Putting your child to sleep with a bottle seems harmless. However, it can contribute to tooth decay. Sugars from milk or juice that stay in the mouth for hours can quickly eat away at enamel, exposing the teeth to the bacteria that cause decay. Pitted or discolored teeth can be the result of sleeping with a bottle of anything but water. In extreme cases, cavities form and front baby teeth may need to be extracted.
The same is true for pacifiers dipped in sweet substances, and sippy cups filled with juice. A plain pacifier is perfectly fine. Sippy cups should only have water in them unless you plan to brush her teeth or clean her gums shortly afterward.
Breastfeeding frequently during the night after age one, and allowing breast milk to stay on teeth while sleeping causes the sugars from the milk to stay on teeth long enough to cause decay. Breastfeeding is wonderful for your baby, but you may wish to switch to plain water during overnight hours.
You can help your child learn to set specific times for drinking juice and milk (obviously, water is encouraged any time) such as mealtime.
Learning new skills
By the time your child is a toddler, she can probably spit when you brush her teeth. Using a small amount of toothpaste, you should brush her teeth daily. All kids need help and direct supervision at this age.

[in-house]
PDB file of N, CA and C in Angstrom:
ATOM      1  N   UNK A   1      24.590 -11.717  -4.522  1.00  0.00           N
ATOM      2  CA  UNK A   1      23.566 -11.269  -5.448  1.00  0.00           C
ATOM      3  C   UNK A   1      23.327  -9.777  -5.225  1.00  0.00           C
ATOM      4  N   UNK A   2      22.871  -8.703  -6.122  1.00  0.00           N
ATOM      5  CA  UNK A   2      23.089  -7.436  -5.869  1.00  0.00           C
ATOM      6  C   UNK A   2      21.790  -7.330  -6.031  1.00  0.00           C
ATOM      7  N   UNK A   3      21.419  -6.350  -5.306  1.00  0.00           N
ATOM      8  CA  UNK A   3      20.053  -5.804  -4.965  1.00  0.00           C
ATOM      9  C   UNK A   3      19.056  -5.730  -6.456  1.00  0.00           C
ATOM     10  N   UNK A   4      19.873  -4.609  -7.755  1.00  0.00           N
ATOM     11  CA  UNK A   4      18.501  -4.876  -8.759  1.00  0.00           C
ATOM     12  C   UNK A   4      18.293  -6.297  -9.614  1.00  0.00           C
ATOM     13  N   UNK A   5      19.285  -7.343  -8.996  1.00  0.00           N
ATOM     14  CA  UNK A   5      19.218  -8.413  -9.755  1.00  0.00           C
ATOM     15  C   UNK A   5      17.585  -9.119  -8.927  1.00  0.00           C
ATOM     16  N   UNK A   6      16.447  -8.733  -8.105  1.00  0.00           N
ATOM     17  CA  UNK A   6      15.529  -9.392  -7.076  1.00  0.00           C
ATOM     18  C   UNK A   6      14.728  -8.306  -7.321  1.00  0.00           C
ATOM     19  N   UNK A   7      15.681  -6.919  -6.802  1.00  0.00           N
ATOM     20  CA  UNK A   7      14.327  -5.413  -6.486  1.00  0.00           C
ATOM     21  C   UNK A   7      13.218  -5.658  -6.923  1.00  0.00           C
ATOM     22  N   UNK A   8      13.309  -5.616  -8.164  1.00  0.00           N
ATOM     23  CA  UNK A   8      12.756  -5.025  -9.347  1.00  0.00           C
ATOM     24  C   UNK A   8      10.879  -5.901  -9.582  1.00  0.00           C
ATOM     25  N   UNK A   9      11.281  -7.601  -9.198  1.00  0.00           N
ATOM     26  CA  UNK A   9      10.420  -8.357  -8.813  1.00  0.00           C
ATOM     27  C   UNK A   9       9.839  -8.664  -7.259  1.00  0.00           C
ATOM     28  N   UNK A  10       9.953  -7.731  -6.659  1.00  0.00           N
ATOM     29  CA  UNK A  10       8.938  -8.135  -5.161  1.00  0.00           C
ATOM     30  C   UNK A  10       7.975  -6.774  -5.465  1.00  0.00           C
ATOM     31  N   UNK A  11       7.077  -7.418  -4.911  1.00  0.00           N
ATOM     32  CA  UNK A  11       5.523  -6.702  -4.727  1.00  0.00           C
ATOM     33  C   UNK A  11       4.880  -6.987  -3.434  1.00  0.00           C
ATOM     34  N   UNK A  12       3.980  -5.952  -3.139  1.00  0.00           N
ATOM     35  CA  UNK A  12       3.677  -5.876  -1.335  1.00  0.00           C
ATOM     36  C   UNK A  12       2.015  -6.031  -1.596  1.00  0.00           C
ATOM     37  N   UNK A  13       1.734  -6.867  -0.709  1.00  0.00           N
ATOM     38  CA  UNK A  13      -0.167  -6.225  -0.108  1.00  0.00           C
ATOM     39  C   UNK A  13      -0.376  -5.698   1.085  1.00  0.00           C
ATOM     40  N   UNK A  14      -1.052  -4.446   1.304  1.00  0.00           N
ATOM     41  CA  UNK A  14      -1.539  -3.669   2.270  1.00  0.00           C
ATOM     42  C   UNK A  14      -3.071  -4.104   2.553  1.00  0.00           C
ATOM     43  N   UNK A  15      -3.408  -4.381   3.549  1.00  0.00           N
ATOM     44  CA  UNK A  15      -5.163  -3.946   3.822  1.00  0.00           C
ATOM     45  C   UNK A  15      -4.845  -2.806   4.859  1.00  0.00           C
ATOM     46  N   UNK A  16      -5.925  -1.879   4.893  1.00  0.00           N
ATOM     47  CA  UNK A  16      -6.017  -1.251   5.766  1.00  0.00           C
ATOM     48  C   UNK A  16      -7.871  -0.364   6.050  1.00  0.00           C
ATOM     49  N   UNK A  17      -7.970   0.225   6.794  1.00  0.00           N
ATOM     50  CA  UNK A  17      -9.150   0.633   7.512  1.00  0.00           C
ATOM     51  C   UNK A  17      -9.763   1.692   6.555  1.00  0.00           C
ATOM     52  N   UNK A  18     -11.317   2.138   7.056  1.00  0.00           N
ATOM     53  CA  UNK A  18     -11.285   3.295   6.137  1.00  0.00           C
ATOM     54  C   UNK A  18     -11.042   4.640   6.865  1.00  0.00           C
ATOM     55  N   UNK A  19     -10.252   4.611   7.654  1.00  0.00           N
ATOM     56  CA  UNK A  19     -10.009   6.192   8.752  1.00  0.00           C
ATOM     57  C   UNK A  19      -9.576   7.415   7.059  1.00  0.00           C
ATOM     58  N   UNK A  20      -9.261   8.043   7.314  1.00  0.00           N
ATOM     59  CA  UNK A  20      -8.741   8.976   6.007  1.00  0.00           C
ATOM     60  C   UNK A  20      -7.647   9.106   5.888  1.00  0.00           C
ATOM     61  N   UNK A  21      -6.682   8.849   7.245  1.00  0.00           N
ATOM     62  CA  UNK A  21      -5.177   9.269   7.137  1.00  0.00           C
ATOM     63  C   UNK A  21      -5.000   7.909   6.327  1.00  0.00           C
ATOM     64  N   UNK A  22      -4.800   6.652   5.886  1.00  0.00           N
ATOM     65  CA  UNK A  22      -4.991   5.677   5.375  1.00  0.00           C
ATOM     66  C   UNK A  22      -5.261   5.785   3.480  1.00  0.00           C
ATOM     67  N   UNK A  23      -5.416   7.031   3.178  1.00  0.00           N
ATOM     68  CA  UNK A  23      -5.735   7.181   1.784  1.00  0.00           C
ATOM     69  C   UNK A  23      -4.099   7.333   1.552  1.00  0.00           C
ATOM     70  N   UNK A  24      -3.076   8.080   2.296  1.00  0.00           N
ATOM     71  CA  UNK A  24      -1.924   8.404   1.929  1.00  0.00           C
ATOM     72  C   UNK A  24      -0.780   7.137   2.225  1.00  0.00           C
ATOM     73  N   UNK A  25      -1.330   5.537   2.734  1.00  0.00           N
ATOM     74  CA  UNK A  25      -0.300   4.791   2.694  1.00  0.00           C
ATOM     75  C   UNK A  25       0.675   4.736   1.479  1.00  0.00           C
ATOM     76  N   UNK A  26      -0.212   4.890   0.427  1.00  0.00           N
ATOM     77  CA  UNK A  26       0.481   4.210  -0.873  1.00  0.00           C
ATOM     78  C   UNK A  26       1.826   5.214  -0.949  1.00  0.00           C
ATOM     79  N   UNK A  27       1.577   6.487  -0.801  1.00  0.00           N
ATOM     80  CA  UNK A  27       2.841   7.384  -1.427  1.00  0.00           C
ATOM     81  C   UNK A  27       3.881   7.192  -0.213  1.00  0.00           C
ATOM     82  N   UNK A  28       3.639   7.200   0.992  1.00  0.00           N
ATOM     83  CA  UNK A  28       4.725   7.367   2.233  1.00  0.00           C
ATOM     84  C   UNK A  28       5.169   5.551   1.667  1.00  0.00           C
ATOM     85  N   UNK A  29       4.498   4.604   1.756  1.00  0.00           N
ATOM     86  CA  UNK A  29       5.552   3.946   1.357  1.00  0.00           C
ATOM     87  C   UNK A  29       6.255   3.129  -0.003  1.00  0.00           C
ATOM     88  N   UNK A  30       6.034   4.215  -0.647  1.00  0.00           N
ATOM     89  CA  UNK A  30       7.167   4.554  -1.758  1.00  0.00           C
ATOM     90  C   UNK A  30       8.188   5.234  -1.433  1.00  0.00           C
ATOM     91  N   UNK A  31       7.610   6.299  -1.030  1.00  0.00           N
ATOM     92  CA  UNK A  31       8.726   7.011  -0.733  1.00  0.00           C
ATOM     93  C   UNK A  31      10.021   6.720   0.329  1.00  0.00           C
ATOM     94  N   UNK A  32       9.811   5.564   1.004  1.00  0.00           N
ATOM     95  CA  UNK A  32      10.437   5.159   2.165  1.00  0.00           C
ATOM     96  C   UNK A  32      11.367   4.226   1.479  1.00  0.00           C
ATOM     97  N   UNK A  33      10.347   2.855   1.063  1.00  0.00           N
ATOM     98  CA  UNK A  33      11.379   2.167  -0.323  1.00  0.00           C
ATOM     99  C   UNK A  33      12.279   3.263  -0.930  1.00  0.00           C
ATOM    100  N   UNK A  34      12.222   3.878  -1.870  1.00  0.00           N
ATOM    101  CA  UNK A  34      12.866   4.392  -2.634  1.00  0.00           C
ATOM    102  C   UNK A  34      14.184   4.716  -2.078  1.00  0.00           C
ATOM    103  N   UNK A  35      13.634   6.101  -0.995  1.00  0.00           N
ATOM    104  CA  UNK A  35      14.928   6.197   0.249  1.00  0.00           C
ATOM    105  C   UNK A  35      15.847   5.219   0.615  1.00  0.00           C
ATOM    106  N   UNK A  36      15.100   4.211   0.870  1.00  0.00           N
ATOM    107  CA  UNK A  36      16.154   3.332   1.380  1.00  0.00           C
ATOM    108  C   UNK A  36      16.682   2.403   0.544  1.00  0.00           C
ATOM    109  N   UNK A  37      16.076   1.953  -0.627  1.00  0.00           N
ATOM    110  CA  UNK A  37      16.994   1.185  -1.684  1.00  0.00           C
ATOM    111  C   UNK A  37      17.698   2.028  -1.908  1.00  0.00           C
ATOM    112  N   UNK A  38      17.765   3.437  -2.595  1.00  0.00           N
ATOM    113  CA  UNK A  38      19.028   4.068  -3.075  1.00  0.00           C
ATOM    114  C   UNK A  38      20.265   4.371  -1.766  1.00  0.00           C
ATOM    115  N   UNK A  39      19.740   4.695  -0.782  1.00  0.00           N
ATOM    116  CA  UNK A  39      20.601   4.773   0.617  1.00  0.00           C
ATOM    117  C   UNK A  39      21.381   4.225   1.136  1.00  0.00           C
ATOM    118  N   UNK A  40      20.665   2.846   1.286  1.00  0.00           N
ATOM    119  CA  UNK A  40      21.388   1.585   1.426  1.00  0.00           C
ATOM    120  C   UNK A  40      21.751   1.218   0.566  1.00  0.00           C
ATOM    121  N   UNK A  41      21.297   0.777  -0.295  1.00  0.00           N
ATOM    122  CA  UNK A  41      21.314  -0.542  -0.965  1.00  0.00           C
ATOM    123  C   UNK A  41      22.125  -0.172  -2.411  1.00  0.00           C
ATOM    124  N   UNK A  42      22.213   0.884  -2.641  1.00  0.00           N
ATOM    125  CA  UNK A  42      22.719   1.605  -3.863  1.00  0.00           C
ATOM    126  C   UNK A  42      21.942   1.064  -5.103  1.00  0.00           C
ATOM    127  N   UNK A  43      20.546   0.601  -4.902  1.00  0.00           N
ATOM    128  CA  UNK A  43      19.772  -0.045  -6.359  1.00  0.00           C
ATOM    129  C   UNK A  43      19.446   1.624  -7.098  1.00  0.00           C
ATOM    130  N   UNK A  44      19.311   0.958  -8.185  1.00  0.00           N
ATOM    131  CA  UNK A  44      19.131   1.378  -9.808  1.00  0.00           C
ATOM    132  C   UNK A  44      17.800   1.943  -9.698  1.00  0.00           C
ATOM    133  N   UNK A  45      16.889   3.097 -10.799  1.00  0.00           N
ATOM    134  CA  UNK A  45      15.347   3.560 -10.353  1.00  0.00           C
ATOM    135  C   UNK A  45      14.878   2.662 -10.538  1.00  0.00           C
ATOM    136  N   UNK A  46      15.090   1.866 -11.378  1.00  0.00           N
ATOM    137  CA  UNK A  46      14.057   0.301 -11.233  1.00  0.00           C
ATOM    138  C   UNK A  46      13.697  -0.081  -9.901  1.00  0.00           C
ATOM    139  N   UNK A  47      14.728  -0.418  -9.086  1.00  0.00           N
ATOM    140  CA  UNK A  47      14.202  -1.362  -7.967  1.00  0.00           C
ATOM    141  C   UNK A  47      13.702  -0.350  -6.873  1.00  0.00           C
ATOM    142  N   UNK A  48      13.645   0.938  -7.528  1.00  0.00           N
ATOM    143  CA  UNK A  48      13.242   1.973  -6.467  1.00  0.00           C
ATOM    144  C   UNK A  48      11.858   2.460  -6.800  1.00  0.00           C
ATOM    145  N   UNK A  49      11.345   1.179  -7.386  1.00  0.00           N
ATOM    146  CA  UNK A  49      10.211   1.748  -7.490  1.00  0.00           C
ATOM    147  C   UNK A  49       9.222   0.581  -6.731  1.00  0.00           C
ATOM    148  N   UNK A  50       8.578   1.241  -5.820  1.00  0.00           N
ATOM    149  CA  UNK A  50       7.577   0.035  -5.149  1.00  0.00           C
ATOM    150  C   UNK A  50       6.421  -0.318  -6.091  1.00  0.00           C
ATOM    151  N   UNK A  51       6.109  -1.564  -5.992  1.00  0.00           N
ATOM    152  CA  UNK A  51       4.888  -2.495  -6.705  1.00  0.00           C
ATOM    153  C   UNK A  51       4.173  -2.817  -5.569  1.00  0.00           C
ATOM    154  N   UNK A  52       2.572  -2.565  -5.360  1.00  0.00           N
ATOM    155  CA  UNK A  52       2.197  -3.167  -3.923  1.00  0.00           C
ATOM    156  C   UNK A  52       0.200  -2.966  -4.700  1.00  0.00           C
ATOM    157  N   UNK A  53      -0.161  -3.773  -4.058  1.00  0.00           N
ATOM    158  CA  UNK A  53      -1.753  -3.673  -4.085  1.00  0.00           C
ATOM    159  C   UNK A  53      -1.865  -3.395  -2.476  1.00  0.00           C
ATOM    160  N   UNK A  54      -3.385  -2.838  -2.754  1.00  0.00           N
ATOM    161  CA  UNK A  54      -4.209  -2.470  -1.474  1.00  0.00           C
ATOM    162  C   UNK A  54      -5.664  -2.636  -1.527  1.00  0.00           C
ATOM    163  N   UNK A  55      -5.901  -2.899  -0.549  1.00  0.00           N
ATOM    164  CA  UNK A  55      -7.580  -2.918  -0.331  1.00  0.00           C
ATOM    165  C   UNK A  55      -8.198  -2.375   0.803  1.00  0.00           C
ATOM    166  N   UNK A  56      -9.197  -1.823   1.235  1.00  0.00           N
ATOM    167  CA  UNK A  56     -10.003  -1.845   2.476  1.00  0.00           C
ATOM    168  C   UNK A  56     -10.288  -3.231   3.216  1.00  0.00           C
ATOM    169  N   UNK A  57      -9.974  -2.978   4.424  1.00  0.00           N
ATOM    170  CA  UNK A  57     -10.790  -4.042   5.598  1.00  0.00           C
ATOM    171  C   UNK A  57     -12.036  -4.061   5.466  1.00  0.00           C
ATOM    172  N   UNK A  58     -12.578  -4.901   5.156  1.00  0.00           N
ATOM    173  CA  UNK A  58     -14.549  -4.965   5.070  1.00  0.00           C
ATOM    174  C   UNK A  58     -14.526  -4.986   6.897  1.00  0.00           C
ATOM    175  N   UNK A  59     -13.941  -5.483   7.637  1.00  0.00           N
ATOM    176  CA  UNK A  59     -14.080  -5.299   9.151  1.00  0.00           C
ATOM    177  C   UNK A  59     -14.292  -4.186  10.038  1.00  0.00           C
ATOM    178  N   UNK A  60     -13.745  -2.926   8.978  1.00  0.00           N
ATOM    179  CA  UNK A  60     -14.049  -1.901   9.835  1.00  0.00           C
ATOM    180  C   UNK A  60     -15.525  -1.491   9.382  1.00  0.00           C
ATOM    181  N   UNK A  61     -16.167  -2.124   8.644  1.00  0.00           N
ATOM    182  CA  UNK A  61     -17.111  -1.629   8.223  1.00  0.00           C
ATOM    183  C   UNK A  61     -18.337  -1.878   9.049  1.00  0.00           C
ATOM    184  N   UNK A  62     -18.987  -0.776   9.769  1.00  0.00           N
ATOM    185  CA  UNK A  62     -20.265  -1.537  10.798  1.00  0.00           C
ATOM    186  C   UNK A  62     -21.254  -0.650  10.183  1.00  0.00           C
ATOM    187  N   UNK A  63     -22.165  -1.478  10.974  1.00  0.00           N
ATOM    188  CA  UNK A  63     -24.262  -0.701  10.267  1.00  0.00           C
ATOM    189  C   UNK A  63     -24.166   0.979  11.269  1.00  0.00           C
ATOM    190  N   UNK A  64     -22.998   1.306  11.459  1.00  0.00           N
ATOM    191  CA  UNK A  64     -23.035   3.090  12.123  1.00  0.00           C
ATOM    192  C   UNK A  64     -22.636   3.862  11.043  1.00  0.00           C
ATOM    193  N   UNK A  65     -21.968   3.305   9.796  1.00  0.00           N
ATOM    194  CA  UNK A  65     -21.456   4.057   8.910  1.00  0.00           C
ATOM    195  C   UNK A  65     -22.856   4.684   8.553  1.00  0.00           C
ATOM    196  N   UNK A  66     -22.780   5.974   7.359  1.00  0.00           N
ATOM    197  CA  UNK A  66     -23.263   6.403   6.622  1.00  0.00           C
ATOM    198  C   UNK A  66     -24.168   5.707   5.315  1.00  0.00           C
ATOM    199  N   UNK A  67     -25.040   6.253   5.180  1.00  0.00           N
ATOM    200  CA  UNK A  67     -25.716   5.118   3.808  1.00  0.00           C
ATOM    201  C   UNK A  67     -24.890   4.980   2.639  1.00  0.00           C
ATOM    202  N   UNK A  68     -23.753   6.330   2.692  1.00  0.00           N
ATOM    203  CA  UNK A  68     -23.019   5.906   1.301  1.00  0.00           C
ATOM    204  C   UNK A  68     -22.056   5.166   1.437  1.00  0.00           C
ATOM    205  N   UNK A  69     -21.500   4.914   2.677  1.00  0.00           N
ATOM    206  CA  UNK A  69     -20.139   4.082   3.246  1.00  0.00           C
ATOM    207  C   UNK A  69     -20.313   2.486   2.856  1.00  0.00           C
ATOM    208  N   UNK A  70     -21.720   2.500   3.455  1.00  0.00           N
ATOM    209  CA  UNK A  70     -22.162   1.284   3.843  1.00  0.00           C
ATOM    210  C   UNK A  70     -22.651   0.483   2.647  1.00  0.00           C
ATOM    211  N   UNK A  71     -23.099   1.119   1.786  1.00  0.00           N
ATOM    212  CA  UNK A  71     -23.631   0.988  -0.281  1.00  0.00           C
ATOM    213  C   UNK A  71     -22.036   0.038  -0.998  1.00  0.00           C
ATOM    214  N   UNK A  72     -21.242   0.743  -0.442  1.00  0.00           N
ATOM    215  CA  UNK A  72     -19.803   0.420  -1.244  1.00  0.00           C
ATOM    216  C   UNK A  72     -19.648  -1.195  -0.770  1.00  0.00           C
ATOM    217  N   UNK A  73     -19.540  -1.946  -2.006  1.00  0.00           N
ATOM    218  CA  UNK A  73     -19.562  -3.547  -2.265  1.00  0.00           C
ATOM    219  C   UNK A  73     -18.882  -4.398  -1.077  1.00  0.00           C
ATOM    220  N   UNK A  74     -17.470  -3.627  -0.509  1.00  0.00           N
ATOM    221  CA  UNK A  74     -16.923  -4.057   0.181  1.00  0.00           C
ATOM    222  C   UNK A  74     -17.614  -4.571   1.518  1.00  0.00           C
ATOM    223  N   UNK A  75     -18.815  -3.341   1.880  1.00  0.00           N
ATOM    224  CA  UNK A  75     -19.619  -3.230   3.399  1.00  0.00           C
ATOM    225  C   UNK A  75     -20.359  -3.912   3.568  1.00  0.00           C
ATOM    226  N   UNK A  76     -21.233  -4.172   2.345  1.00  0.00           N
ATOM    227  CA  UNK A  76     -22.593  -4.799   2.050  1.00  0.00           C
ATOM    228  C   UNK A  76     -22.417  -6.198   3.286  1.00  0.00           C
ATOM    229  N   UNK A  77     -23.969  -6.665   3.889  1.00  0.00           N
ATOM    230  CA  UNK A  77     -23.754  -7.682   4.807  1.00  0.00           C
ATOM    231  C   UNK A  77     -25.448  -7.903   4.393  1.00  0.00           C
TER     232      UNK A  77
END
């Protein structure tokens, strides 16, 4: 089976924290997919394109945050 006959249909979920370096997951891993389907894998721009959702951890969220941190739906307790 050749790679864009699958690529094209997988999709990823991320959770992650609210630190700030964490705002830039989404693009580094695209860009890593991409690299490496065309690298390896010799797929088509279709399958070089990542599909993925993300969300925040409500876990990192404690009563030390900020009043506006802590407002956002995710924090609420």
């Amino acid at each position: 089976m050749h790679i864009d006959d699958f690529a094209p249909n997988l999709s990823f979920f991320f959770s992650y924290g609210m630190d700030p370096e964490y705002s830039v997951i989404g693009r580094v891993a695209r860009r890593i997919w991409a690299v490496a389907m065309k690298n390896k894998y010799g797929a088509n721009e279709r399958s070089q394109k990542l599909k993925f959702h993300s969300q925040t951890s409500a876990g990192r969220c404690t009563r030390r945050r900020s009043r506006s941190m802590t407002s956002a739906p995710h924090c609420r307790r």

At age 5 or 6, your child should be able to brush independently, although she may not yet have the fine motor skills necessary to floss properly. She’ll need you to check often to be certain she isn’t missing any key areas.
A good practice at this age is for you to brush your teeth along with your child. Learning by example is very helpful in creating healthy habits. You can provide ‘coaching’ while brushing, for example “I’m brushing the very back of my teeth, because that is where bacteria can hide”. You child will follow suit.
The Adolescent Years
In adolescent and teen years, you child may want more autonomy. She may be reluctant to allow you to check her brushing and flossing methods. This time is crucial for your child to have an open and trusting relationship with her Pediatric Dentist. Dr. K can often have an honest conversation with your child at a time when she might be less likely to listen to her parents.
In adolescence, kids are typically very self-conscious about the way their teeth look. They are most concerned with how white their teeth appear, and if they are straight or not. We can help your child work through these issues, and remind her that good oral hygiene means good looking teeth. It is also a great time to re-visit the subject of healthful snacking – kids this age are often tempted by candy, fried foods, and sodas rather than raw vegetables, cheese and water.